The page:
The post 1 of FIG. 4 is similar to that of FIG. 2, except that the plate 13 is omitted, and the top end 36 of body 10 extends upwardly beyond the top end of the sleeve 11. The post 1 is connected to the coupler 16 by inserting the body 10 into the coupler 16 until the top end of the body 10 engages the top of the coupler. The top end of the body 10 is curved to conform to the shape of the interior of the coupler 16. The body 10 is secured in the coupler 16 by a steel pin 37 extending through diametrically opposed holes in the body 10.
With reference to FIG. 5, another post includes a tubular body 38 for embedding in concrete (not shown) with a sleeve 39 thereon. A disc 40 is provided in the body 38 near the top end thereof, and the top end is closed by a front disc 42. A rail 3 and a plastic baluster 5 are connected thereto by inserting a metal tube 43 extending downwardly from the baluster 5 through an opening in the body 15 and the coupler 16. A second disc 45 with a bolt 46 welded thereto closes the bottom end of the tube 43. In use, the bolt 46 extends downwardly through the discs 42 and 40, and is held in position by a nut 47.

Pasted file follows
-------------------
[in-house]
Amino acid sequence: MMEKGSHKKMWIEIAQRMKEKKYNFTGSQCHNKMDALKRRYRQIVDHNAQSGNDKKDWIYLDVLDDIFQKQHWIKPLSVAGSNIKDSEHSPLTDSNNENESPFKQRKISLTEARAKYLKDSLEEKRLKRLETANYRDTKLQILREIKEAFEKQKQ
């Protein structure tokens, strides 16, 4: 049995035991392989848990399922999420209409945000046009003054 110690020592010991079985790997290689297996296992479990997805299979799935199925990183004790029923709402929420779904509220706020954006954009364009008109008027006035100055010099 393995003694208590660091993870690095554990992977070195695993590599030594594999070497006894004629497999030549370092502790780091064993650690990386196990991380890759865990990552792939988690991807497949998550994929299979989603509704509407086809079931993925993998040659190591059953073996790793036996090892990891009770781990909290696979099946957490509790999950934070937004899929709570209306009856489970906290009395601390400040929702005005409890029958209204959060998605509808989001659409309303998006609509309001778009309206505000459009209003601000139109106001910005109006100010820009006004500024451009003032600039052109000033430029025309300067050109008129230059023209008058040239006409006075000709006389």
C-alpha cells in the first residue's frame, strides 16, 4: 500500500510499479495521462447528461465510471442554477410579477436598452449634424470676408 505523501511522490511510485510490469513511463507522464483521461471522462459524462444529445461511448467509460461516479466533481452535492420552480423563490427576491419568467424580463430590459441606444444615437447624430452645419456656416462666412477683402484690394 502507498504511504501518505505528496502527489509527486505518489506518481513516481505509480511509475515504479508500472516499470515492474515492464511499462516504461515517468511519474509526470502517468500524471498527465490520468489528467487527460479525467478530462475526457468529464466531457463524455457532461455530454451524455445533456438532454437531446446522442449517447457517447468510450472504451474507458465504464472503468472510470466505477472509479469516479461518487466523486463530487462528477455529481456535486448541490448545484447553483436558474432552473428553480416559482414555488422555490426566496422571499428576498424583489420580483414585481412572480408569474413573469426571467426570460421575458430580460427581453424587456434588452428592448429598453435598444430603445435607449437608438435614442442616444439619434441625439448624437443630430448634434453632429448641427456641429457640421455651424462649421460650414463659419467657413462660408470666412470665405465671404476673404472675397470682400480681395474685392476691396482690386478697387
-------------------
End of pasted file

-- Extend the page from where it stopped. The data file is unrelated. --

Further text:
The top and bottom rails 2 and 3 and the balusters 5 define sections of railing, which are connected to other similar sections of railing by couplers generally indicated at 50 (FIG. 6) defined by short plastic tubes 52. One end 53 of each tube 52 is permanently attached to one rail 2 or 3 by gluing, and the other end 54 is free to slide in the rail 2 or 3 of the adjacent railing sections. Thus, the couplers 50 act as expansion joints between sections of railing.